Home » China tightens safety at squares 35 years after Tiananmen bloodbath, cannot change photographs on SNS |

China tightens safety at squares 35 years after Tiananmen bloodbath, cannot change photographs on SNS |

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China tightens safety at squares 35 years after Tiananmen bloodbath, cannot change photographs on SNS |

On the 4th, marking the thirty fifth anniversary of the Tiananmen incident wherein the Chinese army violently attacked the coed democracy motion, safety was tightened in Beijing’s Tiananmen Square and entry was restricted. Photo exhibits individuals participating in a candlelight vigil in Hong Kong in 2005, marking the sixteenth anniversary of the Tiananmen Square bloodbath. (2024 Reuters/Kin Cheung)

[北京/香港 4日 ロイター] – On the 4th, the thirty fifth anniversary of the Tiananmen Incident, the place the Chinese army violently suppressed the pro-democracy pupil motion, safety was tightened in Beijing’s Tiananmen Square and entry was banned.

A discover on the official web site of the Tiananmen City Tower, which overlooks the sq., stated it could be closed all day on the 4th.

In addition, the official software of Tiananmen Square didn’t set a viewing time on the 4th. According to witnesses, Chang’an Street, the road in entrance of the sq., was closed to pedestrians and bicycles for 3 nights.

Users on Chinese social networking websites (SNS) equivalent to WeChat and Douyin can now not change their profile photos. In the previous, there have been instances the place some customers modified their photographs round June 4 to photographs that symbolize the occasion, equivalent to candles.

Meanwhile, the Tiananmen Mothers, a bunch of bereaved households, issued a press release saying, “35 years have handed, however the authorities are silent.” .” “We can not settle for or tolerate such a protection that ignores the details.”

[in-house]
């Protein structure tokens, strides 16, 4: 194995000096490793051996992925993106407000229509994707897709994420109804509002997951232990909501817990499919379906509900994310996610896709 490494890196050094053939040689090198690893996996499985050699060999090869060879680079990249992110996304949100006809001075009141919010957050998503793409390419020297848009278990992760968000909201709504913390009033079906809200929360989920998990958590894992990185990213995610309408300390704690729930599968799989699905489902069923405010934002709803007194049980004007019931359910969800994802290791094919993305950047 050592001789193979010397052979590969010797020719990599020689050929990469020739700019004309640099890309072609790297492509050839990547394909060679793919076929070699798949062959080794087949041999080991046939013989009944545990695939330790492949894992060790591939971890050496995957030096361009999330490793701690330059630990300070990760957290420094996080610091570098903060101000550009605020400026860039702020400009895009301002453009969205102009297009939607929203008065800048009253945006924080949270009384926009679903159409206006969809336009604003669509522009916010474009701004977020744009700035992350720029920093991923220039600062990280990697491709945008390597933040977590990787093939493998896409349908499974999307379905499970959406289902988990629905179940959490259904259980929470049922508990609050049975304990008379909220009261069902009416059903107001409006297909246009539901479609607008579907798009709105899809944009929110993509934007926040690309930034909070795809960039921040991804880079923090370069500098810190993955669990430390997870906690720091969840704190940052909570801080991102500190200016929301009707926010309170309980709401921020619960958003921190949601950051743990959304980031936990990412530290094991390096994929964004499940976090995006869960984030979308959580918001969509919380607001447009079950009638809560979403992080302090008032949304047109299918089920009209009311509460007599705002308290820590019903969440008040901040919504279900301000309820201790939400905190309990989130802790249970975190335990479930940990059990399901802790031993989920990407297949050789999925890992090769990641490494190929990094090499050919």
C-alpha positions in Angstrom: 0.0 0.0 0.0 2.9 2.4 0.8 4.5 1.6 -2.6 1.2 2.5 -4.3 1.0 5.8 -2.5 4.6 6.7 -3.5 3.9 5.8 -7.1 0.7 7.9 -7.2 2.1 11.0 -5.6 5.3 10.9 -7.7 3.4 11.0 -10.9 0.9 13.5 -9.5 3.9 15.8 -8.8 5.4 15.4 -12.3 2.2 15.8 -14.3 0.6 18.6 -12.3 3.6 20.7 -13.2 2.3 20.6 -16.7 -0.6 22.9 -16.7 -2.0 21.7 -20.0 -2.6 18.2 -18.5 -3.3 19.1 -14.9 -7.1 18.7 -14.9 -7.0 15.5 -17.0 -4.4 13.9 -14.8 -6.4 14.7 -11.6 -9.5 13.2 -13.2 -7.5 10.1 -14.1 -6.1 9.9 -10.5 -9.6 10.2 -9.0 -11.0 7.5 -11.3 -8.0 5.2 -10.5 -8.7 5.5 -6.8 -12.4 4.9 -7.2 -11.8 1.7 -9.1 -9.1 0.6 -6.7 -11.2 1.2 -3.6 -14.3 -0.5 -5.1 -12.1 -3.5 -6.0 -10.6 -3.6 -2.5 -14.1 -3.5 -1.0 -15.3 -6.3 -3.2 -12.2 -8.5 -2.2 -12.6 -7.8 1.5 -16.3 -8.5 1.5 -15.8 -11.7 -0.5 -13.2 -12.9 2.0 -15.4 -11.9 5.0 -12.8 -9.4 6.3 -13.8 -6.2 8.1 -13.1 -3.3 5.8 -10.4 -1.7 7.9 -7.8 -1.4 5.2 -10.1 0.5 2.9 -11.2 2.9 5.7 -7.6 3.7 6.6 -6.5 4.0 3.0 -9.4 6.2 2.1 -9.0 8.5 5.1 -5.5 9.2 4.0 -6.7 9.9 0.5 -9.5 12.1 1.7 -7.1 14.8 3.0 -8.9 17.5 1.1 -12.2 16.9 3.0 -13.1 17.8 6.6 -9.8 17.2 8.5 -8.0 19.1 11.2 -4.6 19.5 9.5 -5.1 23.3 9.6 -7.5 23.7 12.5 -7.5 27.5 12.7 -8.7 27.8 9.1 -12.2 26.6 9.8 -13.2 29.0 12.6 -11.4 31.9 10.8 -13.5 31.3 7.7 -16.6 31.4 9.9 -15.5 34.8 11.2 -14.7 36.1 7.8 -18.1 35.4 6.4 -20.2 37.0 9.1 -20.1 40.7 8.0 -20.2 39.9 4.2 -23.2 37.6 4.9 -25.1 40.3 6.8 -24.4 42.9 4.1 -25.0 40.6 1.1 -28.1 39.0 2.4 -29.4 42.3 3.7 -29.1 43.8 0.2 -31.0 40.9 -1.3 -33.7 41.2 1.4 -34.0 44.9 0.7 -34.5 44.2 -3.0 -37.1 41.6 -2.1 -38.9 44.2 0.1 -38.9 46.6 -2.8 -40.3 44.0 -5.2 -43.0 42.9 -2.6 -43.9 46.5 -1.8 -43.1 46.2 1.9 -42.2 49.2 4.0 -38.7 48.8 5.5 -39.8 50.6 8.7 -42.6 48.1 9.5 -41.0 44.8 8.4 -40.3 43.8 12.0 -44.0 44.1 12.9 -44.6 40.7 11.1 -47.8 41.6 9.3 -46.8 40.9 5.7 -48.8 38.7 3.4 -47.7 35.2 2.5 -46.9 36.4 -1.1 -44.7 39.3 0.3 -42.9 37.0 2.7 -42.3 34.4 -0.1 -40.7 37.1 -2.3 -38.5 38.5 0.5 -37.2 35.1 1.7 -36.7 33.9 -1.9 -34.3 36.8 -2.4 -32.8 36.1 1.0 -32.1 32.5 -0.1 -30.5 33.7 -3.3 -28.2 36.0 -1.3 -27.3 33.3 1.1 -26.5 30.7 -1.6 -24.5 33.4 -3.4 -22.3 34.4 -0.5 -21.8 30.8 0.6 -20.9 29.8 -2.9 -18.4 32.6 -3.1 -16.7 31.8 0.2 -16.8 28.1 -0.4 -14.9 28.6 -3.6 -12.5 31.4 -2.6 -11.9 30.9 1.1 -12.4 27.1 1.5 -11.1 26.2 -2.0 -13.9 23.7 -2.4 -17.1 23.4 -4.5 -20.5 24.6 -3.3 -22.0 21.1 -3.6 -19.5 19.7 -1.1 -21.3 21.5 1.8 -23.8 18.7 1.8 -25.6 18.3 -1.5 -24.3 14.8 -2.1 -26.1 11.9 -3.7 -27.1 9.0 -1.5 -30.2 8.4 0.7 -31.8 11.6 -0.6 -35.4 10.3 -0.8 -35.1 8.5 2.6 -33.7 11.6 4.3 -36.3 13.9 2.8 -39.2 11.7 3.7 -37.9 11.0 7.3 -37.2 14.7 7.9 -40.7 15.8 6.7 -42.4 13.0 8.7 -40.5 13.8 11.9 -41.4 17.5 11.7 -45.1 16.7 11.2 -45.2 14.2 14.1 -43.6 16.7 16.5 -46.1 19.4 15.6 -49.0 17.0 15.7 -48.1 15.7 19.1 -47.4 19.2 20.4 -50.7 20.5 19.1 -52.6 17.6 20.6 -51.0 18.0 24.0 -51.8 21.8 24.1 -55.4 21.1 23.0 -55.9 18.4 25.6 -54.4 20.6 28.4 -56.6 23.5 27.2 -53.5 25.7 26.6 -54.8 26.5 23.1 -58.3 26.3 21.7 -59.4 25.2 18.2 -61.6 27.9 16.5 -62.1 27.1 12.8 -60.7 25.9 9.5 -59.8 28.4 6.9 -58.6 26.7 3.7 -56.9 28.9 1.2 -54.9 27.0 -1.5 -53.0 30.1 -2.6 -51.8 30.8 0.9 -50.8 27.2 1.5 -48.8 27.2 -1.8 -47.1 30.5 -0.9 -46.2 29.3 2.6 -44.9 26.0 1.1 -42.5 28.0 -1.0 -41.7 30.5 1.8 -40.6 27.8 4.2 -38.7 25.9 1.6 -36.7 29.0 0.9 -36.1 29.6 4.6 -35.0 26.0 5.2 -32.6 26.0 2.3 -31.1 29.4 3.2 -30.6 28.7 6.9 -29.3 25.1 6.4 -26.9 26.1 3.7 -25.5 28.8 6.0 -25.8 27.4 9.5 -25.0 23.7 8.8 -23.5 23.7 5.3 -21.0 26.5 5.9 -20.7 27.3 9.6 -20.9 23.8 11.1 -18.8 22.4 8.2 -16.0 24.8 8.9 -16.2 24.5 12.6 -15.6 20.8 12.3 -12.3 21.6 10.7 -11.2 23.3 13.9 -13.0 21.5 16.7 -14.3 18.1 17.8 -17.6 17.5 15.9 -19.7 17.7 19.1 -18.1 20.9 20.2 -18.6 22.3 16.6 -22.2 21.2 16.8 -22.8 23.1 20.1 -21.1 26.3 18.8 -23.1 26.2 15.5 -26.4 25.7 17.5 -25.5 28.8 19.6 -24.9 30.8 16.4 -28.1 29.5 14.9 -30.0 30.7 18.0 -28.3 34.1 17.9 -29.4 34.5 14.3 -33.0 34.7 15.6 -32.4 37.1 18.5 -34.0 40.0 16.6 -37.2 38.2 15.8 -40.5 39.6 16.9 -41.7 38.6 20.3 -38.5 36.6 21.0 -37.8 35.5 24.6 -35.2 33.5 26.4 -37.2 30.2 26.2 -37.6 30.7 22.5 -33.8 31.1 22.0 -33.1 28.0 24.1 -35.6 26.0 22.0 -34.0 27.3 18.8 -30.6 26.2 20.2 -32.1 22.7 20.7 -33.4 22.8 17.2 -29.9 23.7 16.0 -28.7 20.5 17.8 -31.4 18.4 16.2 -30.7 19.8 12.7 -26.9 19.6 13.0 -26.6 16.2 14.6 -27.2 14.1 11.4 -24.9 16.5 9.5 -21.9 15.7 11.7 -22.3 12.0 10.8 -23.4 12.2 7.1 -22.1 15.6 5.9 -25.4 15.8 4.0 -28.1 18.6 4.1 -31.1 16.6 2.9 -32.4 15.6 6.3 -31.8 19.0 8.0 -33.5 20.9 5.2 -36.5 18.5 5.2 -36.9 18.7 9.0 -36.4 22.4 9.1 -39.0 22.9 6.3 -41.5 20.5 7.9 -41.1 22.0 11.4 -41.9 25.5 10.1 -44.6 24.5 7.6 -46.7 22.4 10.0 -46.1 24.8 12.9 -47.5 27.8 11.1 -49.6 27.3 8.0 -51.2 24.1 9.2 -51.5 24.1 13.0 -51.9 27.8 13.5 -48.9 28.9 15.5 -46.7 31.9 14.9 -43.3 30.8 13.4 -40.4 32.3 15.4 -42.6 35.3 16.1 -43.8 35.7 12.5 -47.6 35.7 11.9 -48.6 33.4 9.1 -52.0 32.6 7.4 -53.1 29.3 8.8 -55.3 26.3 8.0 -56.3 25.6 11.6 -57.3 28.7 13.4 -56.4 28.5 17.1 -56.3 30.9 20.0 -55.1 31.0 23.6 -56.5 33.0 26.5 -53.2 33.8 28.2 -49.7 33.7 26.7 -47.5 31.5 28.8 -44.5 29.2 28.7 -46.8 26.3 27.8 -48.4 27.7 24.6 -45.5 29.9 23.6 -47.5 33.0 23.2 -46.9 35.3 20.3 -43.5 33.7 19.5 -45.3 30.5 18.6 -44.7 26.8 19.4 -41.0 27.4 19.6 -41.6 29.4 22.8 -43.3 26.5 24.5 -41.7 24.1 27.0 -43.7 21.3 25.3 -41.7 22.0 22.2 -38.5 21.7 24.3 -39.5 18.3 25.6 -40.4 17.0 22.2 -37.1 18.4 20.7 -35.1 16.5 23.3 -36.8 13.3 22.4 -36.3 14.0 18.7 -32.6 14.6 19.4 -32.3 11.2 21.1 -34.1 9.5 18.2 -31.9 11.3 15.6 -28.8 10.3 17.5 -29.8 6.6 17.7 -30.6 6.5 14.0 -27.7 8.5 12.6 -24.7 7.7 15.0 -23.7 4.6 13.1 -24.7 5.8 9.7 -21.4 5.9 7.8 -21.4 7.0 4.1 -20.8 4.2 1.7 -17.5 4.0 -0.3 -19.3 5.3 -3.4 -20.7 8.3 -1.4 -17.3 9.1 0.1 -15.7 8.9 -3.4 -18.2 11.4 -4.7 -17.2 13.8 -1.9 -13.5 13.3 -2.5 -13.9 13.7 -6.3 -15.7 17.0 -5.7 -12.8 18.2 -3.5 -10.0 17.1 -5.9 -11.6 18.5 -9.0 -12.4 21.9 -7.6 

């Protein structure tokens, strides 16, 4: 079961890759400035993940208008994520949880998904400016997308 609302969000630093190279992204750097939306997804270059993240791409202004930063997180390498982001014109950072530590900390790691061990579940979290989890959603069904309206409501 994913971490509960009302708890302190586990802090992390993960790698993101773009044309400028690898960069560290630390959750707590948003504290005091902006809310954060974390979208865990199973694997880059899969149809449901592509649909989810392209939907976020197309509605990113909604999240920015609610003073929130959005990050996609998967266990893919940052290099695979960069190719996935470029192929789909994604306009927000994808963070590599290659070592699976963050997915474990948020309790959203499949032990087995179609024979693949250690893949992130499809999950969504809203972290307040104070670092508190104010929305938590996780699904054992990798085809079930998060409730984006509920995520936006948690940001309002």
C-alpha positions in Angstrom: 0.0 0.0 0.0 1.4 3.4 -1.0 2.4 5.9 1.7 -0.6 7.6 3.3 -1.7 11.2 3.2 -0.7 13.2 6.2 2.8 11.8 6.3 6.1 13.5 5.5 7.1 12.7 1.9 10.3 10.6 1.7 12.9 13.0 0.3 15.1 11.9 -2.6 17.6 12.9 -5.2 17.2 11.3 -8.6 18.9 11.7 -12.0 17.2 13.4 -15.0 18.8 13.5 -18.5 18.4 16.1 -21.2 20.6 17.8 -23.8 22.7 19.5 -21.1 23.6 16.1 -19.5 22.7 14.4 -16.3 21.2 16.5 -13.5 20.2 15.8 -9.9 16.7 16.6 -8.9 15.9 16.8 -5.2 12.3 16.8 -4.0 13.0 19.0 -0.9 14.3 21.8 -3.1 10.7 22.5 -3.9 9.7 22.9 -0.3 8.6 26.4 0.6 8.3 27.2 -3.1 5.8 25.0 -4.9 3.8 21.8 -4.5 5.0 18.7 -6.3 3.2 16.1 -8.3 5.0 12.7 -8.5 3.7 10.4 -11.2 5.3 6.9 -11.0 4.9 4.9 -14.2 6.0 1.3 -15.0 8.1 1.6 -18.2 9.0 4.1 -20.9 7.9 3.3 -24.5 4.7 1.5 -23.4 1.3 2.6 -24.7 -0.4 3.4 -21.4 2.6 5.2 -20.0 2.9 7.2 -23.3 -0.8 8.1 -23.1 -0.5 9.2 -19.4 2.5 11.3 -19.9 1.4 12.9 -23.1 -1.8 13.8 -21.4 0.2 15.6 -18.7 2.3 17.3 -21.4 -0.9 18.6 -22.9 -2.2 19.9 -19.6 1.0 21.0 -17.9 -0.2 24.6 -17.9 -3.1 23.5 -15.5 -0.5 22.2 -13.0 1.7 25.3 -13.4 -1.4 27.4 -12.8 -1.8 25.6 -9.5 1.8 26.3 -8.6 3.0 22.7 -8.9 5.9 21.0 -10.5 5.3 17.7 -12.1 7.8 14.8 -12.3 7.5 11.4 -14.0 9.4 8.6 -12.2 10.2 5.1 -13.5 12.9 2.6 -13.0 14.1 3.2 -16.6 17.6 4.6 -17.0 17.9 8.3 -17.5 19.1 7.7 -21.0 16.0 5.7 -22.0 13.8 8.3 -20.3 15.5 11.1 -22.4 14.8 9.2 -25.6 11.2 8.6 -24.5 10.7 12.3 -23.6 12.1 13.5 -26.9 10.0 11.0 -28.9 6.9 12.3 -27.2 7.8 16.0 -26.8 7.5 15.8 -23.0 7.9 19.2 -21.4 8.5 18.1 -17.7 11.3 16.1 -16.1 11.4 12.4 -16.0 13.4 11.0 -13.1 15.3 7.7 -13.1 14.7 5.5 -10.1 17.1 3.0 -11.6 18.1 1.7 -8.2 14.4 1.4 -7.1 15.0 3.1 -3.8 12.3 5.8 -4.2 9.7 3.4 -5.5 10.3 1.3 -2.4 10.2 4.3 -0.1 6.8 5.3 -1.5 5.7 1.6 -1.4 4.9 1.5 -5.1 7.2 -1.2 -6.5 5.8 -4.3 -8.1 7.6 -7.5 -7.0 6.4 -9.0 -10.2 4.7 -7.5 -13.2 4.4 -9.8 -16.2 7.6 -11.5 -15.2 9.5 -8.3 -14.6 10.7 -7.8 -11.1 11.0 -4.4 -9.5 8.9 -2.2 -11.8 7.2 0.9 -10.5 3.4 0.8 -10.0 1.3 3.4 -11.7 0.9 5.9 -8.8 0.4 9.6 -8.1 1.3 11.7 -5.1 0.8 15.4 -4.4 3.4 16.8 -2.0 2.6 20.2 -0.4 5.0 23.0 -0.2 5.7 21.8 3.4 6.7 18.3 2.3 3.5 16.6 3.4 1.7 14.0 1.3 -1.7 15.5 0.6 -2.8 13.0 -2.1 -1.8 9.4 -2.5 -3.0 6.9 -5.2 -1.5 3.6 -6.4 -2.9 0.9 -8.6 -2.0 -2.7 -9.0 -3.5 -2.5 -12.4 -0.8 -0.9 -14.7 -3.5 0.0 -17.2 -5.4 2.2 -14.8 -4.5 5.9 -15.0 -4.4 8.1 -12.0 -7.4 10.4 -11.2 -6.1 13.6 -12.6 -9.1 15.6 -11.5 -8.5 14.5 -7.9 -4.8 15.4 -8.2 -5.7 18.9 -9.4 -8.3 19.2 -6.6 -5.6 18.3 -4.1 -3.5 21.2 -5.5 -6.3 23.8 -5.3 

In Hong Kong, the place the Hong Kong National Security Act and the National Security Ordinance have been established, police have stepped up safety round Victoria Park within the metropolis. Before enforcement, a big candlelight vigil was held within the park each June 4th.

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A Reuters reporter noticed police arresting a number of individuals close to the park. One of them was an outdated man who held up a plaque commemorating this incident.

Another activist, Alexandra Wong, 68, held up a bouquet of flowers and shouted, “People will always remember,” as she was surrounded by a few dozen cops who took her to a police van.

“China strongly opposes those that use this (Tiananmen incident) as an excuse to slander China and intervene in China’s inner affairs,” Foreign Ministry spokesperson Mao Ning instructed reporters.

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Laurie Chen is China Correspondent in Reuters’ Beijing bureau, overlaying politics and common affairs. Before becoming a member of Reuters, he reported on China for six years at Agence France-Presse and the South China Morning Post in Hong Kong. He speaks fluent Mandarin.

Jessie Pang joined Reuters in 2019 after an internship. He covers Hong Kong with a concentrate on politics and mainstream points.

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